Saturday, March 19, 2011

Plus ça change, plus c'est la même chose

I ran across a home movie of Montmartre today, filmed in the 1940s; I've embedded it here. I find it interesting because it so closely resembles my own video of the same area, taken just days ago.

“The more things change, the more they remain the same.” That's what the title of this post means, and it's certainly true in the case of these movies. Some of the places shown in the 1940s movie look exactly the same today. I recognize practically all the spots featured in the video. Some stores have changed, but their façades have not, nor has the layout of the tiny streets in Montmartre. People dressed differently (in a more ugly way, I think) back in the 1940s, and Paris looked a lot dirtier and poorer, and buildings were covered in soot (modern city ordinances have eliminated this by requiring regular cleaning). The standard of living was dramatically lower. But most of the basic stuff is the same.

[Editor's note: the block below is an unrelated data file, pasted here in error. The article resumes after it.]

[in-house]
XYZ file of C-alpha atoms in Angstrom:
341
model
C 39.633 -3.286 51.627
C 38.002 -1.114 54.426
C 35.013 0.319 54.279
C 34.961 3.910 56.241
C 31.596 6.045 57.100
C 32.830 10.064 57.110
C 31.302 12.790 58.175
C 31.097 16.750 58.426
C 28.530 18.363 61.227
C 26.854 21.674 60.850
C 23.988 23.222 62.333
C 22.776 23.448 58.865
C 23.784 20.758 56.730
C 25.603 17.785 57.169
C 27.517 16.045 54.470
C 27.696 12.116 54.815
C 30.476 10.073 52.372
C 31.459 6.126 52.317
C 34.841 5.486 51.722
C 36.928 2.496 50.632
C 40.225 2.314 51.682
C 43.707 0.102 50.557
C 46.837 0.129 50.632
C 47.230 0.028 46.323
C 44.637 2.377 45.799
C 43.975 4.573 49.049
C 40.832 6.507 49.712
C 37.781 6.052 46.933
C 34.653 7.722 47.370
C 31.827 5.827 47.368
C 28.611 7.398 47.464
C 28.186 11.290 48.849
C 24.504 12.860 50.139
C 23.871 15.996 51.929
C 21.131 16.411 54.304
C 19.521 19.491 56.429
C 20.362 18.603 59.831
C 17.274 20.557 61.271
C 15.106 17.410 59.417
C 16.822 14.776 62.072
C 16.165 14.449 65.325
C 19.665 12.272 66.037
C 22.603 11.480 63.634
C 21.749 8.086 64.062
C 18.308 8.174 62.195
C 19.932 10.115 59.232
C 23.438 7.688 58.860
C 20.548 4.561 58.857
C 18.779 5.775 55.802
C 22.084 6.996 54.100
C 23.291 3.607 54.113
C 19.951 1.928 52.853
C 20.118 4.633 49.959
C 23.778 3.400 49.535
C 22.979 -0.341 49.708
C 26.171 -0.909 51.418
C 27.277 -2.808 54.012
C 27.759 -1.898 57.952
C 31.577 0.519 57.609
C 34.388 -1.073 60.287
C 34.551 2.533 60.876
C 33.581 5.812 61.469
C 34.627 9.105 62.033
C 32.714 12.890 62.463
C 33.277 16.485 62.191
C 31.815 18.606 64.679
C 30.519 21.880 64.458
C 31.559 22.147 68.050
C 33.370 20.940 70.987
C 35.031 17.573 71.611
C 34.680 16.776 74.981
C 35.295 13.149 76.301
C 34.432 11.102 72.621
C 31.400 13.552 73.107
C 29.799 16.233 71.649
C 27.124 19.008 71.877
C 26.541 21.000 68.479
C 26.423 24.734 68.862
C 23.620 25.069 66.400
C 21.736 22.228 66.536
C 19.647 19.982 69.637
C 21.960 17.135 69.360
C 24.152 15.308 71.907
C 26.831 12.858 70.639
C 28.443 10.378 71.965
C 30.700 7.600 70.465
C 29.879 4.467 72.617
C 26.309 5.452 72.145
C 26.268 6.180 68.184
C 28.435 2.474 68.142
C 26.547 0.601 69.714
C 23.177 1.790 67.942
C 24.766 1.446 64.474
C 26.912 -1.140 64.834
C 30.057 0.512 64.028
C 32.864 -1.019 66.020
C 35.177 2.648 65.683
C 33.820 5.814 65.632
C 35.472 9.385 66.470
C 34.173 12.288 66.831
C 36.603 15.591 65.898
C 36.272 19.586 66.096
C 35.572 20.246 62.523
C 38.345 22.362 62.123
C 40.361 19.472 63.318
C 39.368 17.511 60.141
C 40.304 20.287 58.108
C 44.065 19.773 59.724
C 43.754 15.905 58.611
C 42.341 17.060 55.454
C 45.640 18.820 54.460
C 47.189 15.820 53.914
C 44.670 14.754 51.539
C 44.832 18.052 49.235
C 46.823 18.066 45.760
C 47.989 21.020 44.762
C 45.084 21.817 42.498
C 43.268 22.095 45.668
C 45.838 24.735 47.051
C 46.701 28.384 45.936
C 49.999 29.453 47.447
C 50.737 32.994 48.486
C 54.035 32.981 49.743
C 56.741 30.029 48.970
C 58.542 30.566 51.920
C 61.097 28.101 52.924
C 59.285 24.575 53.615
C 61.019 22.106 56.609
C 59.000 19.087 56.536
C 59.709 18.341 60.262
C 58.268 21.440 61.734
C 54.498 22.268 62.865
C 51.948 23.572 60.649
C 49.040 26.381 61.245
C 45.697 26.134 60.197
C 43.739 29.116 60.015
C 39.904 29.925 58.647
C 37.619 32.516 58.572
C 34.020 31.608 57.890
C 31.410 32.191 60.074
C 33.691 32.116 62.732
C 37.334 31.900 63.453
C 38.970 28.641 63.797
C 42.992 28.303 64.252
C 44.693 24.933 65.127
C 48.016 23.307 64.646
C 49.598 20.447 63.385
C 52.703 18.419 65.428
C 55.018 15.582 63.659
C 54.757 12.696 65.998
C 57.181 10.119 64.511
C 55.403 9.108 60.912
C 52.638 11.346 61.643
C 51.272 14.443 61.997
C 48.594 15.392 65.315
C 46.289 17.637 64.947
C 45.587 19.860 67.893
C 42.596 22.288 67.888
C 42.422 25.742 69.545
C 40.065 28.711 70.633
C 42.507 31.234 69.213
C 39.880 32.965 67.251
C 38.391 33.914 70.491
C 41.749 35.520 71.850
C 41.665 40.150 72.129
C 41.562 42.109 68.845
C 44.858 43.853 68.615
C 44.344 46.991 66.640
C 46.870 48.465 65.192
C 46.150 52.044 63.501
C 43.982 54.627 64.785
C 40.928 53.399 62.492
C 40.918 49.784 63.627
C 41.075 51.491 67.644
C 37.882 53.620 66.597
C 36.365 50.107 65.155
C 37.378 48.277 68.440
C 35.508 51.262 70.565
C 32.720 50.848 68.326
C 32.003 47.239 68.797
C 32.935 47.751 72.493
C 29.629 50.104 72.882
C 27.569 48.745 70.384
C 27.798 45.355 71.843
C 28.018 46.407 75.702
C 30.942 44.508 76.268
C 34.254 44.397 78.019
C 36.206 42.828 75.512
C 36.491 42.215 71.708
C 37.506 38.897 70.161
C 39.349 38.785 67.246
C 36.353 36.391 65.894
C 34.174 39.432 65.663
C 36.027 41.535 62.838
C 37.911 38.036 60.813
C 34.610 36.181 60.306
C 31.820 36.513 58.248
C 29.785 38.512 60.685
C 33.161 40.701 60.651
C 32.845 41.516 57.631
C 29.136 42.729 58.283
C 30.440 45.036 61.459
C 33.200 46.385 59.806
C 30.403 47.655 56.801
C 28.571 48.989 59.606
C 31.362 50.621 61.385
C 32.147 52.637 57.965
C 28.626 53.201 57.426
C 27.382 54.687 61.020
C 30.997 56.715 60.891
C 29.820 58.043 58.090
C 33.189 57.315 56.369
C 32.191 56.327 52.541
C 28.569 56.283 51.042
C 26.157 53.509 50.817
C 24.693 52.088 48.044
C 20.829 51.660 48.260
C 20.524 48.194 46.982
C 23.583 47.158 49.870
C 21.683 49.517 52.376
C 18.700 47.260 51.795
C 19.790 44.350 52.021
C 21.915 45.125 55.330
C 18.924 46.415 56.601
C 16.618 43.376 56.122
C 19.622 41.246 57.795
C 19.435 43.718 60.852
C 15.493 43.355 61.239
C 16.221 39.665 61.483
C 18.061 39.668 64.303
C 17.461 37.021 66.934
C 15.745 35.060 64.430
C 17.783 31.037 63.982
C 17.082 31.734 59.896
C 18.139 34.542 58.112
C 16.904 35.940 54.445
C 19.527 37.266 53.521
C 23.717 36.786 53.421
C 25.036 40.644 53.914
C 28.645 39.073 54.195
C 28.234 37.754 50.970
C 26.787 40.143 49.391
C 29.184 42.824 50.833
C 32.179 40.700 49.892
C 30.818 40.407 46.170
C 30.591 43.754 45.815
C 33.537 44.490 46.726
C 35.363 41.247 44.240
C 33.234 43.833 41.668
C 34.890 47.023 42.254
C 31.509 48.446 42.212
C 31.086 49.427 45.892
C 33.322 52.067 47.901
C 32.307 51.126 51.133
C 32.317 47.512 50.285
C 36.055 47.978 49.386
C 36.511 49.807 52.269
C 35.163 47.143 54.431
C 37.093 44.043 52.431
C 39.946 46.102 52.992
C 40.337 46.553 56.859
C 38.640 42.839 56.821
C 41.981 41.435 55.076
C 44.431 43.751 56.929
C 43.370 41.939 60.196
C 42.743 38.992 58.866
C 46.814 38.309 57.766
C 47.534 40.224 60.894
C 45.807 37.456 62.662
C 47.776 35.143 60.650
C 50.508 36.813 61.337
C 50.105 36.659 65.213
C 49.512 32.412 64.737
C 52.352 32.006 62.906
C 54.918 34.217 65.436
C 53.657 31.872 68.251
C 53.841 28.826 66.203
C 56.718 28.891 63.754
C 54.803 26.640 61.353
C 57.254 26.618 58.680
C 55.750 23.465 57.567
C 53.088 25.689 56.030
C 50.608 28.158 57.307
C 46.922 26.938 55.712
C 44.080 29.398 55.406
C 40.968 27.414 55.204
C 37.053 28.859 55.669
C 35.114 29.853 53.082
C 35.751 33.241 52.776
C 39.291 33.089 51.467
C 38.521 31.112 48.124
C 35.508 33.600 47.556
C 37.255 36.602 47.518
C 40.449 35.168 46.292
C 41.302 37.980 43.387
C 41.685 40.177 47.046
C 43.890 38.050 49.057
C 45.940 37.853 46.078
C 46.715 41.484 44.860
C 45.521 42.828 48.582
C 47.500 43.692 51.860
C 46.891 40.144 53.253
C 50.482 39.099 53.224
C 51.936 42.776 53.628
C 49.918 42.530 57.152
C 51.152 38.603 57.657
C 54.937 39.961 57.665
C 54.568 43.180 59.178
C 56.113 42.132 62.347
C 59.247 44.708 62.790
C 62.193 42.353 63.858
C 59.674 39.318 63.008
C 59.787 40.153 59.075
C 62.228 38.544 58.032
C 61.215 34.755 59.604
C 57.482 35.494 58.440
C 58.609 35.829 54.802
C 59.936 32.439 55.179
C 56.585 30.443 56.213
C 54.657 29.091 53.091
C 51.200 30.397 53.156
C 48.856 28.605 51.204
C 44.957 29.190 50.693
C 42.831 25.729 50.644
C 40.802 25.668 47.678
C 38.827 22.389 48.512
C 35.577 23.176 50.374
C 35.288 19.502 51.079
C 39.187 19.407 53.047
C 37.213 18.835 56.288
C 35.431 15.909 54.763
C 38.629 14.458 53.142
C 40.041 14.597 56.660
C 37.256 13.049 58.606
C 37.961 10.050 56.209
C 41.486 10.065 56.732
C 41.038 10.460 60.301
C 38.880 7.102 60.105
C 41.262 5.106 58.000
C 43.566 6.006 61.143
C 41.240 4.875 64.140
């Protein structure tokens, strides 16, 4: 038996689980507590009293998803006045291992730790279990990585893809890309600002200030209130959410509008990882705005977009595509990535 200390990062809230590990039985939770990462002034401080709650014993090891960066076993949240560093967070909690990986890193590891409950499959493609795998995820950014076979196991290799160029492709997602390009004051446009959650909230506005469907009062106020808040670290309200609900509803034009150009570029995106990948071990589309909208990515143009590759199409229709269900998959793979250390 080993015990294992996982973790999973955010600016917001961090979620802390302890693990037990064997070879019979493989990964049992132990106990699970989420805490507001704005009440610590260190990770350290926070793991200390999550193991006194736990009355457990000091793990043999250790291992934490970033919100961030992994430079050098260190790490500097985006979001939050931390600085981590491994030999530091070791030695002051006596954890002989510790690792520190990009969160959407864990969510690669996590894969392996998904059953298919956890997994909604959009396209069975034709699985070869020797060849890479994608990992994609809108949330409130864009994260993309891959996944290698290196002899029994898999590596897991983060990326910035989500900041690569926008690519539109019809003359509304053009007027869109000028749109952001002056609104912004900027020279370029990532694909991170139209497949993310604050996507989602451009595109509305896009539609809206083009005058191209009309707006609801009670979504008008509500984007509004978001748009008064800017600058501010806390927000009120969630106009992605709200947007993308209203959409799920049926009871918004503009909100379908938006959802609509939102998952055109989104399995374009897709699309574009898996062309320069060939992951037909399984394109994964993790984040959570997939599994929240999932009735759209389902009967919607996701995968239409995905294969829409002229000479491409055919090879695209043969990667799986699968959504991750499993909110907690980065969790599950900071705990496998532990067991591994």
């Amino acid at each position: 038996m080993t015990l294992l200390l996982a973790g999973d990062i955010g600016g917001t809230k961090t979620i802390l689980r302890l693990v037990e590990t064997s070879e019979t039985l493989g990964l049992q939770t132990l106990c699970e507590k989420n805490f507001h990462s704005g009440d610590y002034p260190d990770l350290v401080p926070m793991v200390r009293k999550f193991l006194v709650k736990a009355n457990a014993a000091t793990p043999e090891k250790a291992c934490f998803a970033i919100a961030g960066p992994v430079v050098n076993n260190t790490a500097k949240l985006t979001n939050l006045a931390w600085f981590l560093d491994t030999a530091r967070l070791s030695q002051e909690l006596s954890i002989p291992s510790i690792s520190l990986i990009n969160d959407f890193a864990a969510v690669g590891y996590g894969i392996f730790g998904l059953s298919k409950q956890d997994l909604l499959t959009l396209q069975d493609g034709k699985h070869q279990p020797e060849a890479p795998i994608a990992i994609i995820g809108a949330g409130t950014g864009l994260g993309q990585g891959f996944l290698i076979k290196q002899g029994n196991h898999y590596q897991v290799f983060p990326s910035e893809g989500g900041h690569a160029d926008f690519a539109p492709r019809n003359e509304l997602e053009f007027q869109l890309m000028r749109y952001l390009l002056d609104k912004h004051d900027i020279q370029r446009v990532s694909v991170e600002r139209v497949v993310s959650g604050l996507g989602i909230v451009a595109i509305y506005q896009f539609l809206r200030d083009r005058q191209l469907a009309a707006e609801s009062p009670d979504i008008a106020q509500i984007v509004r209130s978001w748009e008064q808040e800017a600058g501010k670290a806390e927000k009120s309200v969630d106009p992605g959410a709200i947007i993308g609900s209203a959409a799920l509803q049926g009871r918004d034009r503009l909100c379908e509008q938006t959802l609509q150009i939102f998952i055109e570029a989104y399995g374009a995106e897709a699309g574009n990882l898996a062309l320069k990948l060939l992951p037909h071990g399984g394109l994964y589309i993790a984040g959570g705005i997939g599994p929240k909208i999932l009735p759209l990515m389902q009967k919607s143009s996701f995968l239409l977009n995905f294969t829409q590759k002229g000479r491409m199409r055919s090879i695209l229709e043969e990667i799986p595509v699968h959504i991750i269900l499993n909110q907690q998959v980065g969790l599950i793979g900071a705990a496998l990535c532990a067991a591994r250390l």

It reminds me of Hemingway's A Moveable Feast, in which he describes some of his early life in Paris (with some dramatic license). We don't have goats roaming the street's with their masters to provide fresh goat's milk any more, and buildings today are connected to municipal sewer systems for the most part, rather than cesspools, but most of the fundamental elements are the same. Of course, the cost of living has gone up even faster than the standard of living. But most of the places that Hemingway describes still exist today. Heck, there's a small, nondescript bakery on the rue de Richelieu that celebrated its two-hundredth birthday last year. In my hometown in the U.S., nothing is more than about 130 years old, and practically everything is less than 20 years old, and much of the city looks nothing like it did even ten years ago.

No comments:

Post a Comment

Blog Archive